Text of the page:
The splendid Scandinavian seafood lunch followed by made-to-order waffles, berries and cream for dessert is one example.

viking star review - scandinavian seafood buffet

viking star review - desserts

For dinner, we loved Manfredi’s, one of two specialty restaurants onboard. With a black-and-white tile floor and vintage photos on the walls, it had a real Italian atmosphere.

And everything – from the hand-cut beef tartare to the veal scaloppini to the angel hair pasta with scampi – was excellent. We learned the kitchen makes all its pasta noodles fresh each day. Added bonus: no cover charge (not often the case with specialty restaurants at sea).

viking star review - manfredi's restaurant

At the other specialty restaurant, the Chef’s Table, the five-course set menu revolves around a different theme each night. It might not appeal to everyone. But we enjoyed being introduced to new tastes and flavors – like the Scandinavian-themed menu of reindeer consommé, lingonberry-infused salmon tartare and a delicious lamb-and-cabbage casserole.

A “thinking man’s cruise”

In keeping with Hagen’s desire to make the Viking Star a “thinking man’s cruise,” oodles of interesting travel-related books are scattered about in lounges throughout the ship.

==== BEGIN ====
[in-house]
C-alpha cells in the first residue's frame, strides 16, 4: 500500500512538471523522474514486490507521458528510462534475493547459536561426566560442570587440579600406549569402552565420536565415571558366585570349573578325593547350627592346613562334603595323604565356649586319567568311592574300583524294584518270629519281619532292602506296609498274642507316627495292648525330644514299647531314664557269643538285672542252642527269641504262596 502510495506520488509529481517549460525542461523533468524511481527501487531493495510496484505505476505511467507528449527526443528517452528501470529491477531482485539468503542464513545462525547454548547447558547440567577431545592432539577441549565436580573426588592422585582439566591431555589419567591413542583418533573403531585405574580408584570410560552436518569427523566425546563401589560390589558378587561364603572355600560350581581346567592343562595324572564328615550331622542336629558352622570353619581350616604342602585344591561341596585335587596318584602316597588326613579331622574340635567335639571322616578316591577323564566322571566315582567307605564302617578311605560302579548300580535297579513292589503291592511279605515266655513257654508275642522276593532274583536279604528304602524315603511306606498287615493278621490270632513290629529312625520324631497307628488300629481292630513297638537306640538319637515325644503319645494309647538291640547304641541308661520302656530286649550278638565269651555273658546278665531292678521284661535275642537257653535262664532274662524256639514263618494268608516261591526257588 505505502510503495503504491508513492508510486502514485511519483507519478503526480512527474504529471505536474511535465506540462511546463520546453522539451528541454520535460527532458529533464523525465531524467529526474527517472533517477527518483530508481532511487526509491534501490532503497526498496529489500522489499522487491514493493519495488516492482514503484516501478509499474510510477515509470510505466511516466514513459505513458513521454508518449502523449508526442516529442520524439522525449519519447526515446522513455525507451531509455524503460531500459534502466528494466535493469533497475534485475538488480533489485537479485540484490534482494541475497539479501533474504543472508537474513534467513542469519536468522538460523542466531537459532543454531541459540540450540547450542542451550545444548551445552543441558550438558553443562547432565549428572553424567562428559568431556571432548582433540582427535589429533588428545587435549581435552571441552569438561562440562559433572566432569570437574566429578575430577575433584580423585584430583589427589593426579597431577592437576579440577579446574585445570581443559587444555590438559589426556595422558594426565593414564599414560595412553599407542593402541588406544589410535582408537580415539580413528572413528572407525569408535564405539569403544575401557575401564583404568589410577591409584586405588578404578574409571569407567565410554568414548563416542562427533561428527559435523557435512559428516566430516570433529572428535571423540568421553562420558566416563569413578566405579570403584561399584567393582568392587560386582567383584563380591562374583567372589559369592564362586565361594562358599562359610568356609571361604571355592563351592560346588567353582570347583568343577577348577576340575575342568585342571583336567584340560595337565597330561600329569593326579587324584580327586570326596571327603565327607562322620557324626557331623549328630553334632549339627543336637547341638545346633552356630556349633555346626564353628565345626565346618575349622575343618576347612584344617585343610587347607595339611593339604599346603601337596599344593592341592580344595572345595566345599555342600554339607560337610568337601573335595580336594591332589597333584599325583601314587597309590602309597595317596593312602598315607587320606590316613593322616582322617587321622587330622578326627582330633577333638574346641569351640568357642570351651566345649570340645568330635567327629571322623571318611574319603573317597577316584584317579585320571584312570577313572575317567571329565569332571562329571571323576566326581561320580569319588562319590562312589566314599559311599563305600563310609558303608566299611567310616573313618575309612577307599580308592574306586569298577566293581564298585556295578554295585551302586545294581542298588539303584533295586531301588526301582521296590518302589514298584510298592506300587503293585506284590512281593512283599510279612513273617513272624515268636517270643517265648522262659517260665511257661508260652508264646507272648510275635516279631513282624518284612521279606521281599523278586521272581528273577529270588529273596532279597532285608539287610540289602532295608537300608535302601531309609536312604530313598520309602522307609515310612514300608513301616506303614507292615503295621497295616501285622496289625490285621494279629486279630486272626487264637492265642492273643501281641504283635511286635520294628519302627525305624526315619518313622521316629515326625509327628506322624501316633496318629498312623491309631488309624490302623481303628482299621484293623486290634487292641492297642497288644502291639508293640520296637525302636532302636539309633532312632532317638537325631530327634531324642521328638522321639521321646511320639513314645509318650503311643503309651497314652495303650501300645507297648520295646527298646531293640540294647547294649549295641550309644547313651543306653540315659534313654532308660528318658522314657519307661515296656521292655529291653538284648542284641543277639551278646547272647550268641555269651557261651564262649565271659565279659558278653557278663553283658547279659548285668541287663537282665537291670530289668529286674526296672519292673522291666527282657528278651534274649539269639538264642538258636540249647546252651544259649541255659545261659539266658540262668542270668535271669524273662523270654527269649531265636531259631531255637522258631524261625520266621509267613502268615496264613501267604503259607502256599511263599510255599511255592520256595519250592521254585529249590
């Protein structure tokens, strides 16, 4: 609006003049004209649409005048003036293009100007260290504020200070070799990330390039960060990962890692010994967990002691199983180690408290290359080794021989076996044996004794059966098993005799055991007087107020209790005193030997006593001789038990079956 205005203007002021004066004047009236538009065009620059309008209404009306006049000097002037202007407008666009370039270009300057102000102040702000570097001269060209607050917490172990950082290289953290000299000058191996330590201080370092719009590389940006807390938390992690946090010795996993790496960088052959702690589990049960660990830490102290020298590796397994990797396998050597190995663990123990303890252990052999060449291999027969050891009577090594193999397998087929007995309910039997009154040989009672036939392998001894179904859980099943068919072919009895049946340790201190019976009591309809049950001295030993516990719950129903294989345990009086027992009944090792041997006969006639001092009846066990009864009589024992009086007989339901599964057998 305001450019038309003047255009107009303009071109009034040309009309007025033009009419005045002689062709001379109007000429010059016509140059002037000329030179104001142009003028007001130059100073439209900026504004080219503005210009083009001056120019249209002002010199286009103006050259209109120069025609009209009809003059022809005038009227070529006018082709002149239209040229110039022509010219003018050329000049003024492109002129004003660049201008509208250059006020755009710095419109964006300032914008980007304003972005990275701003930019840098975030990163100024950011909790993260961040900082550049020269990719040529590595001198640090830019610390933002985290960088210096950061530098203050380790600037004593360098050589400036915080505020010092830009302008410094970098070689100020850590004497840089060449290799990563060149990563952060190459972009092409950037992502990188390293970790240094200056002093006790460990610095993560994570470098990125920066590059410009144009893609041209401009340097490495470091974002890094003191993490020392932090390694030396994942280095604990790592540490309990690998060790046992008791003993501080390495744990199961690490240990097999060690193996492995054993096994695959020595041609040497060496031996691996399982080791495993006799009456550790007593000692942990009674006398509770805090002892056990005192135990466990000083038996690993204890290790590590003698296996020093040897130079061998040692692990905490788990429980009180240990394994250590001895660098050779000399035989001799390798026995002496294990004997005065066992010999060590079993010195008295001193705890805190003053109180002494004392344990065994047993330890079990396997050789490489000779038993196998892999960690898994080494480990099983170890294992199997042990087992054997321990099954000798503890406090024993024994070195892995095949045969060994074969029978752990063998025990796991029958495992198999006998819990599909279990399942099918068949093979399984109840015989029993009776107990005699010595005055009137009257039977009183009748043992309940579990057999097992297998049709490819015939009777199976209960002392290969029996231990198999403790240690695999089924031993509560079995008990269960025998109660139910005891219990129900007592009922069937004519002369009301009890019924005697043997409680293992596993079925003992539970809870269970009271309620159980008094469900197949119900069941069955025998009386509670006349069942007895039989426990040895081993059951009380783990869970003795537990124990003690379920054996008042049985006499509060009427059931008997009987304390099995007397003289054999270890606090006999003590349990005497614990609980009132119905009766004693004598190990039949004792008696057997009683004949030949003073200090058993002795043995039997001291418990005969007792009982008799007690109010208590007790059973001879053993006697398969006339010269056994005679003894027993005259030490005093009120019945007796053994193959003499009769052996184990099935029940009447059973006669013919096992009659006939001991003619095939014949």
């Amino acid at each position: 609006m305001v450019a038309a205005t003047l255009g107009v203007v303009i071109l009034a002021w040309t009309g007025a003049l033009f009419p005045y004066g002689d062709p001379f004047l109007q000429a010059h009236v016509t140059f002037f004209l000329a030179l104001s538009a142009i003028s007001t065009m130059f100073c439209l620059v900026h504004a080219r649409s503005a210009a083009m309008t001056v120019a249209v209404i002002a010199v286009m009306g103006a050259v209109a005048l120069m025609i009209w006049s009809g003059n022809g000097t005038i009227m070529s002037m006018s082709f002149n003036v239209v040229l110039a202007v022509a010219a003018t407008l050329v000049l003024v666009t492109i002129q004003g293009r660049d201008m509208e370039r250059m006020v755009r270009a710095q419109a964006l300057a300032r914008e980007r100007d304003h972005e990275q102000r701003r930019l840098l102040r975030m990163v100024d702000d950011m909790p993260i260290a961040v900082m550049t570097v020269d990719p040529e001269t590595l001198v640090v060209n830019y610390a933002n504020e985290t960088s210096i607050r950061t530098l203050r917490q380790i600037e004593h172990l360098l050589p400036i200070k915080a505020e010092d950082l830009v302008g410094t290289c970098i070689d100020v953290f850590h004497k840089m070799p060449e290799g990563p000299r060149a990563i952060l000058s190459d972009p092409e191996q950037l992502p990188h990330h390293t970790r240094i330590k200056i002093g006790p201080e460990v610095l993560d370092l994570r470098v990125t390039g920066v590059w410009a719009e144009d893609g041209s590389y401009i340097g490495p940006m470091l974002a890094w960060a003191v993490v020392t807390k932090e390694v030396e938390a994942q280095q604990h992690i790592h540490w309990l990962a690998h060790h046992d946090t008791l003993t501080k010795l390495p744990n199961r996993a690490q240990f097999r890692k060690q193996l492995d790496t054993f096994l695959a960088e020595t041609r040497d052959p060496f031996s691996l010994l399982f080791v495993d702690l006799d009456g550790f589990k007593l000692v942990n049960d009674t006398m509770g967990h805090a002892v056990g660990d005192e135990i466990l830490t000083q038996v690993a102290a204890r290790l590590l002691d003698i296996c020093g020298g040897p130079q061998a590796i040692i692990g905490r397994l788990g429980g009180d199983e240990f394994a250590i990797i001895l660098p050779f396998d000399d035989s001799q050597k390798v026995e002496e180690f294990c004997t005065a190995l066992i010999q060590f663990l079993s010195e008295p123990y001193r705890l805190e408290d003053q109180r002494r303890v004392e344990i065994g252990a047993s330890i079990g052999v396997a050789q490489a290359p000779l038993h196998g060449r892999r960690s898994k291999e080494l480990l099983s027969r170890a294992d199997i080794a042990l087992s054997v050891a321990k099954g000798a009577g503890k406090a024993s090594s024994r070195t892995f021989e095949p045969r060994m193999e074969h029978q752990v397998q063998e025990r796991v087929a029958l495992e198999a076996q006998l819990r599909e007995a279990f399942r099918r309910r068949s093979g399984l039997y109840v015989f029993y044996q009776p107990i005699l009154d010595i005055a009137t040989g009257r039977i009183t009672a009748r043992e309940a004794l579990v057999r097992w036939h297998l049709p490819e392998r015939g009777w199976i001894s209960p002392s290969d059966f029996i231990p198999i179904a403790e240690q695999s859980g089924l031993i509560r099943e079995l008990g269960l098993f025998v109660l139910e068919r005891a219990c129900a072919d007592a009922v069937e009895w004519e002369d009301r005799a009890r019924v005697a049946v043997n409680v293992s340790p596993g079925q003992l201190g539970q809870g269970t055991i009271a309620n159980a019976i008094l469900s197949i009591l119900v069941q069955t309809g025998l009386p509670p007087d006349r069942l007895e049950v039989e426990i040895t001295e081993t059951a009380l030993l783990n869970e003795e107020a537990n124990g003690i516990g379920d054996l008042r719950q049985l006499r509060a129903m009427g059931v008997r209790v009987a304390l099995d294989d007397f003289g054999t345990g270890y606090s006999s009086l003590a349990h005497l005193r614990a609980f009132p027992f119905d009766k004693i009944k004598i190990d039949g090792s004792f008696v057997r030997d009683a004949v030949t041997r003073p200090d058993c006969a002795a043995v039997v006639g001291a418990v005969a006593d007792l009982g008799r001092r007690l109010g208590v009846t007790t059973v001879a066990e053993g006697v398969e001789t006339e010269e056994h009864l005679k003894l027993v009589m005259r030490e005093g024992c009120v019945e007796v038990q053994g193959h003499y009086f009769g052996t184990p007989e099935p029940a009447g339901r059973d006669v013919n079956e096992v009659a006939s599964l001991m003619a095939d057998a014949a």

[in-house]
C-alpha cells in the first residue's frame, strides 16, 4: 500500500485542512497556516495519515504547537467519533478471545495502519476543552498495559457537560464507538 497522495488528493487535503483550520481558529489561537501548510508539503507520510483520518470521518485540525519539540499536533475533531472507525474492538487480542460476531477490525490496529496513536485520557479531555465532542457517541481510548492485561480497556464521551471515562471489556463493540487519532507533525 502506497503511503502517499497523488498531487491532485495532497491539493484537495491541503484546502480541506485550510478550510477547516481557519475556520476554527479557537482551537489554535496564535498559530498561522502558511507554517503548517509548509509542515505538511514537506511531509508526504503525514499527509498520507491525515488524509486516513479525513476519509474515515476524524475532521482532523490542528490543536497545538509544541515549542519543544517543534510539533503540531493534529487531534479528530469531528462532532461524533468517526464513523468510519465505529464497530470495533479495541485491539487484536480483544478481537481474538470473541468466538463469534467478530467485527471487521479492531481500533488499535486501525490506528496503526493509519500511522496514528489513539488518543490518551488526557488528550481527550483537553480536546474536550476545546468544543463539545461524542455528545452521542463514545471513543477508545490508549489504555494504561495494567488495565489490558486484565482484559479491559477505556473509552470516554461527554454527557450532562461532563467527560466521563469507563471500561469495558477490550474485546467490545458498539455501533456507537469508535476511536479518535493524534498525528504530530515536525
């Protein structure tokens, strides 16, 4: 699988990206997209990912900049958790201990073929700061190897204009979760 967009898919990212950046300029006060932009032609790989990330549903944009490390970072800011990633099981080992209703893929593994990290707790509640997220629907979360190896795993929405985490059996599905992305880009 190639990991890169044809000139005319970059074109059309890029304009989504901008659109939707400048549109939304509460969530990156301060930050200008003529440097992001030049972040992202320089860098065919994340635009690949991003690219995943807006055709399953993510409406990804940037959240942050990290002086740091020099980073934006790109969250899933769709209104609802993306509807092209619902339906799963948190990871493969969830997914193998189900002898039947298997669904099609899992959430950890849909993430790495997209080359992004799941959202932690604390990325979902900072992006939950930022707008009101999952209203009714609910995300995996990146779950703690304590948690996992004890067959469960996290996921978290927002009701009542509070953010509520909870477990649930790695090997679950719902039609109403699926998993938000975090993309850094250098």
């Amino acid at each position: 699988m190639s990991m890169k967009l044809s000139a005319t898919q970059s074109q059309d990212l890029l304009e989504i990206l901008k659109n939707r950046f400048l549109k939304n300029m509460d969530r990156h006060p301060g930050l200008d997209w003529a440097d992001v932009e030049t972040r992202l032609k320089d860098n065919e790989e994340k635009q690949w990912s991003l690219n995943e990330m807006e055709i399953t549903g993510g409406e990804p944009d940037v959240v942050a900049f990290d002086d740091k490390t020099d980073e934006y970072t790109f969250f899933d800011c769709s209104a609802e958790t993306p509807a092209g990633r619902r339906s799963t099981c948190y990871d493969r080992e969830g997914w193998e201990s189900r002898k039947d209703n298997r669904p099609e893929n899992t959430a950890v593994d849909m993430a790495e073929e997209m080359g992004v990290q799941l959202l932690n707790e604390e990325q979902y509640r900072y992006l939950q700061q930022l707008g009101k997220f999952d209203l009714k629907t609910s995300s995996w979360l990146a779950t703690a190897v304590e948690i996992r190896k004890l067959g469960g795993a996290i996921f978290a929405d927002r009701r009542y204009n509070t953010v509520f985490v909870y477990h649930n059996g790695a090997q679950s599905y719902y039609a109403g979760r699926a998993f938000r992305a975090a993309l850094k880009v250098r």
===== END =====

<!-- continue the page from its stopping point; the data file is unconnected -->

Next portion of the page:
viking star review - library

And two to three enrichment lectures are given in the theater each day. We had five guest lecturers on our cruise, including a polar oceanographer, Fulbright scholar/law professor and BBC television journalist – talks on NATO and Russia in the Baltic, as well as the EU’s refugee migration policy, were thought-provoking.

Recorded TED talks also cover a variety of stimulating topics.

So what does the Viking Star not have?

There’s no casino. (Hagen once said Viking passengers would “rather have a free laundry,” which indeed there is on every deck.)

There’s no hard (or soft) selling of spa products or even liquor – paying for “premium wines” seemed extravagant as our waiters kept pouring complimentary Italian, French and German selections, all very good.

And no children under 16 may sail.

Cruises on the Viking Star are selling quickly. Clearly the word is getting out and others are as curious as we were to see what all the hype is about…

More on the places we visited on our “Viking Homelands” cruise from Stockholm to Bergen

See these posts of ours:

Grieg concert in Troldhaugen – and a beautiful love story – cast their spell

Eye-catching sights in Tallinn Old Town, Estonia

Norway’s Flam Railway: One of the world’s most beautiful train rides

Snapshot Story #21: A peek into Gdansk Old Town

Bergen, Norway: A luxury place to stay on the historic waterfront

Walking Gamla Stan (the Old Town) in Stockholm

One day in Berlin. Crazy? Or not…

Mystery of the looted Amber Room at Catherine Palace

Also read:

The Top 7 Things to Do in Stavanger, Norway (Stavanger is another port-of-call on the “Viking Homelands” cruise itinerary)

More on Viking Ocean Cruises…

Additional new ships:

Three more new ships have joined the Viking Star in the Viking Ocean Cruises’ fleet, with more vessels on order.

How to book: